Eating with the Robots  

Cuisine is meant to convey the nuances of cultures and trends

Published: 09th September 2018 05:00 AM  |   Last Updated: 10th September 2018 09:07 AM   |  A+A-

Restaurant seating area.

Express News Service

Cuisine is meant to convey the nuances of cultures and trends. Ergo, the conveyor belt at Tanoshii Trail that pilots the weekend brunch at this restaurant at Greater Kailash, New Delhi. It brings with the Nigiri the message that technology and taste are as compatible as Beluga and  Pinot Blanc. Tanoshii Trail is Delhi’s first automated restaurant and has been brought to town by partners Mukund Bansal and Gaurav Dhariwal.

It is redefining the moveable feast. For the first time, hungry Delhi diners can choose their edification from pretty colour-coded travelling bowls—red, green and yellow—denoting vegetarian, non-vegetarian, and sea-food dishes, each containing small portions of dimsums, sushi, salads and other appetisers; all constantly on the move through the centre of the eatery with tables on both sides. Each bowl on the belt is covered with a plate and parked on a ring that labels the name of the dish.

The motorised portions are just right for a small group—in case your hunger or greed is not satiated you can always pick up another bowl from the rotating belt. A common feature at Japanese sushi and seafood restaurants, there is no need to keep getting up from the table and trot off to the buffet counter for a second or third helping. Apart from the conveyor belt, even giving the order is high tech.

The a la carte menu works through digital interface. Each table has a tablet with the uploaded menu. All one needs to do is tap on it and voila! Your order has reached the kitchen. No waiting for the server to head to your table, no repeating orders—each item is well explained. The adventurous can even customise dishes as per their taste. For the technologically challenged, there are managers around—always ready to assist the customer with the two left hands.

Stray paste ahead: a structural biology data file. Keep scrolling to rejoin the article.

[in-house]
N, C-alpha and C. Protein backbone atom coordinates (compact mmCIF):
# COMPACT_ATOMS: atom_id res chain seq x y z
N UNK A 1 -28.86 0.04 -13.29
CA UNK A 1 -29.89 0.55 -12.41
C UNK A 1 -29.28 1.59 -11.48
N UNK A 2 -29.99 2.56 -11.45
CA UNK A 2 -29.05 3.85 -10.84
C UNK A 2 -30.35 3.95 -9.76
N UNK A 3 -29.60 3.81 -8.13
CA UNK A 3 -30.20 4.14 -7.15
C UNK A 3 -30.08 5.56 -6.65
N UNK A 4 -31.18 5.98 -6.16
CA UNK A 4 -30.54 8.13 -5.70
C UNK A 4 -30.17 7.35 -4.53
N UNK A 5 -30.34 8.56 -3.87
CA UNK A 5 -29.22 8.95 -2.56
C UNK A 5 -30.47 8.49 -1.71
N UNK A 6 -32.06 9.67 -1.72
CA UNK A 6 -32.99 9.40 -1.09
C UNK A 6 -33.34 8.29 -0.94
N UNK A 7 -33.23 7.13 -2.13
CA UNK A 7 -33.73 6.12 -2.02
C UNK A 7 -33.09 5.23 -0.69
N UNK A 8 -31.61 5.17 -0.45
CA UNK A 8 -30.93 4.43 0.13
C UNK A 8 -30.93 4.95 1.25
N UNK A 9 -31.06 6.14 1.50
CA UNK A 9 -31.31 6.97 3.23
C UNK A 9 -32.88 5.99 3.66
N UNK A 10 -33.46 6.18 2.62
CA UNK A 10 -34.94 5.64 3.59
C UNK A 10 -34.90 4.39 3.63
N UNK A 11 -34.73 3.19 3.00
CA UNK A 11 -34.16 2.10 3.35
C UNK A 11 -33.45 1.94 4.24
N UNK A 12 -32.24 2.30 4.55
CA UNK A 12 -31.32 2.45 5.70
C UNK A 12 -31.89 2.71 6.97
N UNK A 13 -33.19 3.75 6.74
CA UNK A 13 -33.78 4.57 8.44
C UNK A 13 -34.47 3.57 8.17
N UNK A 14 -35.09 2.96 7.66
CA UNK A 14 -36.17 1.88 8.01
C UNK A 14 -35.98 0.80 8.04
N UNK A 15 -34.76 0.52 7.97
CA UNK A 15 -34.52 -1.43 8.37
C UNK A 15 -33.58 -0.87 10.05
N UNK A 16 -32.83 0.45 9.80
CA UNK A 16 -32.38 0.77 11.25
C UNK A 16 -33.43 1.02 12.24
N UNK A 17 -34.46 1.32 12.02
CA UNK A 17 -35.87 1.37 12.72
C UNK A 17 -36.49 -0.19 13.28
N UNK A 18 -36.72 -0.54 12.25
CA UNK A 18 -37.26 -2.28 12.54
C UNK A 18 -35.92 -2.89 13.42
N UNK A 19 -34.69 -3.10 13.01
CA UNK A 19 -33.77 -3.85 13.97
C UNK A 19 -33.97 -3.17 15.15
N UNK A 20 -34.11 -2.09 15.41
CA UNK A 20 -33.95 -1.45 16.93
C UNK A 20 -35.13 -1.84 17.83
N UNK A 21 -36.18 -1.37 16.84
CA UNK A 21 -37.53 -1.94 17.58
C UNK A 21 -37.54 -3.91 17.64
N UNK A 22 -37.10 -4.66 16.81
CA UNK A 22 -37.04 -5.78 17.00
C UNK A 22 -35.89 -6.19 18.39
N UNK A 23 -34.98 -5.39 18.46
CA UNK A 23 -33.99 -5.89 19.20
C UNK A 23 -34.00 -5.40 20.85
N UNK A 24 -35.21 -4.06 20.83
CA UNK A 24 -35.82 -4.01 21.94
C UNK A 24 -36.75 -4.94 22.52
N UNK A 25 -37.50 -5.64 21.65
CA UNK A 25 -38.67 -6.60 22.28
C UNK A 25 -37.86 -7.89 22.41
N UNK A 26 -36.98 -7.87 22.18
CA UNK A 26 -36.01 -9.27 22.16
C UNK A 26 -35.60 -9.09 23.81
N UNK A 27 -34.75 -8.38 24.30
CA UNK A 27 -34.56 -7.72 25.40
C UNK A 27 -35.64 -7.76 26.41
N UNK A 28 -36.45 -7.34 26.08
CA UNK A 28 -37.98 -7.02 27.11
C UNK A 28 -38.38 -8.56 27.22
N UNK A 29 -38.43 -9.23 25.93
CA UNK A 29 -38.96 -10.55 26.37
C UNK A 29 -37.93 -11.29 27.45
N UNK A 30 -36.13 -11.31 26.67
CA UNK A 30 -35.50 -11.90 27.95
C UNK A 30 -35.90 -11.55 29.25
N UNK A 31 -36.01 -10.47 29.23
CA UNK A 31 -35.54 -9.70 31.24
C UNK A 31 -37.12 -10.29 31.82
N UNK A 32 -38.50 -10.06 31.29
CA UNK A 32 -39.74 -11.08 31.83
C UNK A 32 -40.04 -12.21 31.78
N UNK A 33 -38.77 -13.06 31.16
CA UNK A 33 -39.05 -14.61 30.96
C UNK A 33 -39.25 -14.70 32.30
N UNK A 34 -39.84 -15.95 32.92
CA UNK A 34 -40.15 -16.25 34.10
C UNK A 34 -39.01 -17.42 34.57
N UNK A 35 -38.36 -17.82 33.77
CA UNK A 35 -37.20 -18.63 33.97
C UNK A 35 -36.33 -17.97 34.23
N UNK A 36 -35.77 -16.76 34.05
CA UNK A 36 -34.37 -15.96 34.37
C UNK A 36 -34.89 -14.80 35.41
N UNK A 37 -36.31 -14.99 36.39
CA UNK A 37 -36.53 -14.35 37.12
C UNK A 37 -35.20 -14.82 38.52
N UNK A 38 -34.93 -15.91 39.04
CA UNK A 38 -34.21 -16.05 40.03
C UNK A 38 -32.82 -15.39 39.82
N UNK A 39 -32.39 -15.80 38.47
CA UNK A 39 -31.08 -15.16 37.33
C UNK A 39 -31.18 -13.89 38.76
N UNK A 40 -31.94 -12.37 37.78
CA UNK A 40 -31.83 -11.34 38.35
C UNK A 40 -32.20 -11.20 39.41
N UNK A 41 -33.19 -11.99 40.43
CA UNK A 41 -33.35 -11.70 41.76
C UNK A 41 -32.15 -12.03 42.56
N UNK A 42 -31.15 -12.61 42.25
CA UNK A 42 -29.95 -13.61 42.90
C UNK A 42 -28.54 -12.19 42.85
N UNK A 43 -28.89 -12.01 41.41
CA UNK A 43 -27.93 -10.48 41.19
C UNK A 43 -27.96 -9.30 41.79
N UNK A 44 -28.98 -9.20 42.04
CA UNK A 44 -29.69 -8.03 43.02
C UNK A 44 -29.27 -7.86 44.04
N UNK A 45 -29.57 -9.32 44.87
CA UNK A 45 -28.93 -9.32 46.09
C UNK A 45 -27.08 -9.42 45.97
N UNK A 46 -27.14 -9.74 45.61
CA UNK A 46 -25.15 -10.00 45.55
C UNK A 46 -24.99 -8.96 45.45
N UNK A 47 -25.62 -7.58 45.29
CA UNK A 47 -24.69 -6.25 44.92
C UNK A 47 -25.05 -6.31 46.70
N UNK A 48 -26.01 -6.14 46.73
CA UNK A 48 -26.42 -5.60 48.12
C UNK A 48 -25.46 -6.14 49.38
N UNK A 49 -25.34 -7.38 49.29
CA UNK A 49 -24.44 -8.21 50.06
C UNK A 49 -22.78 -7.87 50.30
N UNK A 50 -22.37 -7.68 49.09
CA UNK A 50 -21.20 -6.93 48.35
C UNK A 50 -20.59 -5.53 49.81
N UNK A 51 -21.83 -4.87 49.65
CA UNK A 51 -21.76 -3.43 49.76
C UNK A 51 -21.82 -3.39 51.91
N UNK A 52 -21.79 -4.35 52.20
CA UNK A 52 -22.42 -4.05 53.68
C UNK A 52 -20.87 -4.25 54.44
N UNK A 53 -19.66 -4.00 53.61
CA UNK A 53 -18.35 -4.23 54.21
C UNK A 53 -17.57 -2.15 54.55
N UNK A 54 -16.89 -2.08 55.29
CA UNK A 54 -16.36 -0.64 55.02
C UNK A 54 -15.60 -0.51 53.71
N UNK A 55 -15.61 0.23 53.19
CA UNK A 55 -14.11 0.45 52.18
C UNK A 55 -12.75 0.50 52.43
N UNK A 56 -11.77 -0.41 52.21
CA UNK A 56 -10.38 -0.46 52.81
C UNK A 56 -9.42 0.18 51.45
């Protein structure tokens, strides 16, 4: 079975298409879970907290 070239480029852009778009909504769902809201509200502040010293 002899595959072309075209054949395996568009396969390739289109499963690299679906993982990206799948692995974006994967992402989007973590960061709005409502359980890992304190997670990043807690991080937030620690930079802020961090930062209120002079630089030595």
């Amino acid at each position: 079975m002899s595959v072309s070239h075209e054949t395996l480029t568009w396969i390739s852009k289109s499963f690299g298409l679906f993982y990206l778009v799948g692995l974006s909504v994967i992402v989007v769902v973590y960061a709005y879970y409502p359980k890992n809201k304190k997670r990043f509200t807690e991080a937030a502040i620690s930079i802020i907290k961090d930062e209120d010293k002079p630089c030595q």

Once the order is prepared, it is sent to your table by a ‘service robot’ that is mounted on the conveyor belt. Once the dish reaches your table, the robot pauses and requests you to pick it up. Take it off the belt and press a button which will promptly send the robot dashing back to the kitchen. In case it’s soups or drinks that you are ordering, then the managers trust the human hand more. The partners imported the machinery from Malaysia.

Say Dhariwal and Bansal, “The customer today wants new experiences. After putting in a lot of thought on how to stand out from among the crowd and also serve exceptional food, we hit upon this idea to give our customers a different kind of food service.” They believe their efforts are appreciated. “Ordering food digitally is also a new experience for them,” they add. Dhariwal has a favourite sushi place in Hong Kong, which has a conveyor food belt. Considering the growing interest to experiment with more refined Pan Asian foods, the partners hit upon a delivery system to get the taste buds moving. And they imported the equipment from Malaysia.

Cuisine at Tanoshii Trail is varied; Chinese, Japanese, Thai, Malaysian, Vietnamese, Burmese and more. The chef recommends the spinach wrapped dimsum, Tanoshii Trail chick and yes, adulthood involves some eating of cake for breakfast, and skewers with apple barbecue sauce and the crispy rice or the stone wok preparations and poke bowls. What’s a good meal without just desserts? Cheese frushi, betel leaf fried ice-cream, and seasonal fruit sago tart are there to oblige.

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